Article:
The raising of 16 Army Light Aircraft Squadron in December, 1960, marked the beginning of a new area of Australian Army Aviation. Based at Amberley Qld, the squadron was equipped with Cessna 180s and Bell Sioux G2 helicopters. Below is a Cessna from Training Squadron.
Cessna Sioux

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Recruiting posters published in 1963 for the Army Air Corps.

It was the Vietnam War which demonstrated the value of Army Aviation as a generic fighting arm. In 1965, 161 Recce Flight deployed with the 1 RAR Group attached to the US 173 Airborne Division. In mid 1966 the Flight moved to the newly established base at Nui Dat, and aircraft strength was increased to four Cessna and six Sioux 47G3B-1.

Compare these aircraft with those of WW1 and Korea. With both the fixed and rotary wing, most recon was carried out at tree top level at around 60-70knots - a speed found to be the optimum for visual recon.

During the Vietnam deployment 161 also provided aircraft for Electronic Intelligence Operations in support of 547 Signals Troop. From 1967 until 1970 the Cessna was used, being replaced by the Pilatus Porter in 1970. The Porters eventually replaced the Cessnas in all roles and proved to be a remarkably capable aircraft. Normally fitted with four rocket tubes for target marking purposes, it was found that the Porter could easily carry two nine pod rocket tubes (one under each wing). With seventeen pound HE warheads each rocket carried a similar punch to a 105mm artillery round. Pilots found that these could be put accurately on target as the Porter could be placed into a Beta descent, making the aircraft a very stable aiming platform.

Post Vietnam saw the establishment of the Army Aviation Center at Oakey in Queensland. By 1975, the fleet was all turbine powered - Porters, Kiowas and the twin engined GAF Nomad.
Kiowas supporting operations in East Timor. Now due for replacement the Kiowa has been in service for over thirty years. Introduced in 1977, the Nomad was used for many roles including Elint, general transport and liaison. An armed version was proposed, however this was dropped in favour of the armed helicopter. Designed by GAF the Nomad was initially a promising aircraft, but it suffered from bureaucratic "drag" which saw its development severely hampered and it never reached its full potential. It left army service in 1994.
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In 1986 the Chiefs of Staff Committee decided that all battlefield helicopters would be transferred to the Army. Forty S-70A Black Hawks and twenty- six Iroquois were transferred to form the basis of the Army's future troop lift capability.

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Chinooks provide valuable lift capacity in both the logistics and troop carrying roles. 

Six of these veterans are now in service

In the Beginning... 

Probably the most important factor leading to the raising of a flying unit in the Australian Army was the formation of the Aerial League of Australia in Sydney on 28 April 1909. The meeting was organised by George Augustus Taylor (1872-1928), a man of wide interests and soon to be an honorary lieutenant in the Australian Intelligence Corps because of his glider flying and wireless experiments, and Major Charles Rosenthal (1875-1954), an architect and Citizen Force gunner. In the chair was Lawrence Hargrave (1850-1915), gentleman-inventor, who, among other things, had been researching human flight for a number of years and discovered that a curved upper surface of an aerofoil generates an increase in lift.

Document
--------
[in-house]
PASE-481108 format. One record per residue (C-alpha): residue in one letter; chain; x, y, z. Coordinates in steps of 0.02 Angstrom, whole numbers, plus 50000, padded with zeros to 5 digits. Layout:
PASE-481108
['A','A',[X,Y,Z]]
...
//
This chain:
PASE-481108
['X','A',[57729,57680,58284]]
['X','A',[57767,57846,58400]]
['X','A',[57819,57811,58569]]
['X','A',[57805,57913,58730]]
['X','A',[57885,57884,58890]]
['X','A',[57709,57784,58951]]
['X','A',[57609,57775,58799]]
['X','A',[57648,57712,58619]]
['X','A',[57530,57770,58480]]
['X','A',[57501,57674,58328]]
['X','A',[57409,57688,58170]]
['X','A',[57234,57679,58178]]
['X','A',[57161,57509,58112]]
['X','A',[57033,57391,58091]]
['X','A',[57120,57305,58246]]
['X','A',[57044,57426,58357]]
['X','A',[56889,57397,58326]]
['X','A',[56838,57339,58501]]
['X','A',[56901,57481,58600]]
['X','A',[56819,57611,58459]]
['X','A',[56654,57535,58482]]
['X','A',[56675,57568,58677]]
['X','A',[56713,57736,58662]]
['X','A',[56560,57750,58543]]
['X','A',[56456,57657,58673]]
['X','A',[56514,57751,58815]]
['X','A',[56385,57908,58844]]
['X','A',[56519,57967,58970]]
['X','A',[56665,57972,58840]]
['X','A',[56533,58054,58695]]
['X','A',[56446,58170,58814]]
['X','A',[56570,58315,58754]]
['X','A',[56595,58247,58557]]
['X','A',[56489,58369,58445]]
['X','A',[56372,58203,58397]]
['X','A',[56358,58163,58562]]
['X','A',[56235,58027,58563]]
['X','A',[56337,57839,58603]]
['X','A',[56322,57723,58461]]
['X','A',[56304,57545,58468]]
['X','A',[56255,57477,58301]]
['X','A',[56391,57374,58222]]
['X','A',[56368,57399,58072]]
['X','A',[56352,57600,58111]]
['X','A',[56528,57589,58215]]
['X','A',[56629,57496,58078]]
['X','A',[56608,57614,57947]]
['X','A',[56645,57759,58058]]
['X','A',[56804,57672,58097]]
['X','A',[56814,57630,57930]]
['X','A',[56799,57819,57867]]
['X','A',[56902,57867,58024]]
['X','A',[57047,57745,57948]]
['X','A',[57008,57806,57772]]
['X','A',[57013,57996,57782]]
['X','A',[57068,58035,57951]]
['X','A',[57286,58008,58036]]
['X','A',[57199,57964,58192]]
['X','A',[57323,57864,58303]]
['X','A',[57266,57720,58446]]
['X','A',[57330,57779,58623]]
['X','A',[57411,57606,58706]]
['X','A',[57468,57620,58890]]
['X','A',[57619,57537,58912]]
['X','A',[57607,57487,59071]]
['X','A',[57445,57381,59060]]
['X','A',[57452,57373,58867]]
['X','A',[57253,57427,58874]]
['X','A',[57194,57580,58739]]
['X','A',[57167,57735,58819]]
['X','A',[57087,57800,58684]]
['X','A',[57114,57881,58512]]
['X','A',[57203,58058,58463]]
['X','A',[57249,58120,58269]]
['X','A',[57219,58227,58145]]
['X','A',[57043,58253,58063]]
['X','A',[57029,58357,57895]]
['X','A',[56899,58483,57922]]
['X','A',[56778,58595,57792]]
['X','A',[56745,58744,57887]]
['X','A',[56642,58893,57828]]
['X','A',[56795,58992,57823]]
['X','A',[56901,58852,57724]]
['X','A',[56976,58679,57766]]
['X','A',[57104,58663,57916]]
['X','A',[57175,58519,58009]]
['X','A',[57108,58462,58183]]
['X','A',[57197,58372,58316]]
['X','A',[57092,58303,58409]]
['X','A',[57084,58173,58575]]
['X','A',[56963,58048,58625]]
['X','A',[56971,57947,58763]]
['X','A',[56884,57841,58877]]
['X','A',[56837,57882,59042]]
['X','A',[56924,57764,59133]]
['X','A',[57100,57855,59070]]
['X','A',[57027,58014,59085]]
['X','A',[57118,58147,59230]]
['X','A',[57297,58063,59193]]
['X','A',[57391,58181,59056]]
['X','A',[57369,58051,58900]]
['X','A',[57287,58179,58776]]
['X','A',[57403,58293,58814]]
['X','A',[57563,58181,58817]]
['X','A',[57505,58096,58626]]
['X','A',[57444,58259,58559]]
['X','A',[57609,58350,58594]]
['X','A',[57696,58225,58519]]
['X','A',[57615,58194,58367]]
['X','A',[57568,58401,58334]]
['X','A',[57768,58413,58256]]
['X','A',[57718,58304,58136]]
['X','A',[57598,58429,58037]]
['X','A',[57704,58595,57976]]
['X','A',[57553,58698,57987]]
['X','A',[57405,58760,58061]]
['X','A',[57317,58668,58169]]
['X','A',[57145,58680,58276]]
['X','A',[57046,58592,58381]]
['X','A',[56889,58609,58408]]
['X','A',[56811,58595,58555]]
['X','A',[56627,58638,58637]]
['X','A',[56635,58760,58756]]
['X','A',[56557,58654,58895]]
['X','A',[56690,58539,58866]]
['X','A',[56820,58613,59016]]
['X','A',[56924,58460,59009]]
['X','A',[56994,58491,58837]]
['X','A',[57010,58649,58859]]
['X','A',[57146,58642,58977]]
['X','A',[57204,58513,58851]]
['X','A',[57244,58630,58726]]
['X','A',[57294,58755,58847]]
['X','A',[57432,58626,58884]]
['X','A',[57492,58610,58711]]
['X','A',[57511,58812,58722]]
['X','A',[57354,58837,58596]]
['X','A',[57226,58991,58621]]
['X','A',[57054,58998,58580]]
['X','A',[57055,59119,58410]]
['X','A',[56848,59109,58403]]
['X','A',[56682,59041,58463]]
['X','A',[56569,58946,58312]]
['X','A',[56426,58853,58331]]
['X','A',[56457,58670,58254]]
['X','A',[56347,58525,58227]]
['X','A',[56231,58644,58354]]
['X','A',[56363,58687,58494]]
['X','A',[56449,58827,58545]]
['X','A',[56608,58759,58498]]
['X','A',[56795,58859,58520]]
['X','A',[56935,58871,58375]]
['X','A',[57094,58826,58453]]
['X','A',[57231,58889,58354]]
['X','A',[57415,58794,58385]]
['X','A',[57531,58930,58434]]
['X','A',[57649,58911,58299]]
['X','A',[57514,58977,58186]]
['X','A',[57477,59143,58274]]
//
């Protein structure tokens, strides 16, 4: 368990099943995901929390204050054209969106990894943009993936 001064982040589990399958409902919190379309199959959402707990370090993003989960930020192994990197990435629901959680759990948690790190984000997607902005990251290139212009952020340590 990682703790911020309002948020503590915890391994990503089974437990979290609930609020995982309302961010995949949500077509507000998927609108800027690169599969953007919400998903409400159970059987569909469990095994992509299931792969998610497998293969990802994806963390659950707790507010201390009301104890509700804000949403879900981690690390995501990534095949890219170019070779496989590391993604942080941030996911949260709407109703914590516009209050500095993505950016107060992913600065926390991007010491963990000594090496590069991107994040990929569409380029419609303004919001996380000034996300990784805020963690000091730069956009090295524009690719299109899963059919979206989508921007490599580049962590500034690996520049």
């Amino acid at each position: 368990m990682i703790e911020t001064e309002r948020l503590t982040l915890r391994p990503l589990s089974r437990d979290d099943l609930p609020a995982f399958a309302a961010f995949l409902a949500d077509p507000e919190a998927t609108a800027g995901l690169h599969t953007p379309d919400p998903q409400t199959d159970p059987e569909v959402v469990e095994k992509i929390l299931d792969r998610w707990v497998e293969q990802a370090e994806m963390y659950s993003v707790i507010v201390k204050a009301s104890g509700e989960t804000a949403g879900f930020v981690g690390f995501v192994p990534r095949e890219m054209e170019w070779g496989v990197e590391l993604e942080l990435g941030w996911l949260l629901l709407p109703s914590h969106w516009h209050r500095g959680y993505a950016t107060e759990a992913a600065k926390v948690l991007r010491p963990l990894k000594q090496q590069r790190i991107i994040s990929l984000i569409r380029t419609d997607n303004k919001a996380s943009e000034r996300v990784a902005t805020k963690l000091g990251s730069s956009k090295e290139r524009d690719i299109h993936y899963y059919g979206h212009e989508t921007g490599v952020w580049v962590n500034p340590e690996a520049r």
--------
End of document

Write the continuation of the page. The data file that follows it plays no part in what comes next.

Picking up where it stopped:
The Aerial League was a pressure group and one of its members, Charles Lindsay Campbell (1863-1912), secretary of the Queensland Branch, wrote to the editor of the Brisbane Courier on 12 October 1910 that:

"…aircraft at a few hundred feet could, with certainty, drop a most dangerous explosive down the thirty foot diameter funnel of one of the modern Dreadnoughts".

Campbell went on to suggest that military aviation should be developed in Australia and soon after he wrote to the Minister of Defence submitting a plan for a school of aviation and an aviation corps. (Campbell has the melancholy distinction of being the first Australian to die in an aircraft accident when his Bristol Monoplane stalled at 300 feet, near Brooklands Surrey, on 3 August 1912.)

Due to the agitation of the Aerial League and others, the Minister of Defence, Senator George Pearce (1870-1952), when in the UK for the 1911 Imperial Conference, visited Brooklands the home of British aviation, and decided there should be a flying school in the Defence Department. Given the distances, the communications of those days, the lack of technological knowledge, that the Royal Australian Navy was being raised and the Army was busy in setting-up and then administering a large universal training and cadet scheme, there was a fairly quick reaction to the Minister’s decision. Aircraft were ordered, two flying instructors (honorary lieutenants) and four mechanics were selected, an airfield was chosen (Point Cook, although, for a number of years, the address of the Central Flying School was Werribee), stores and equipment delivered and Military Orders issued.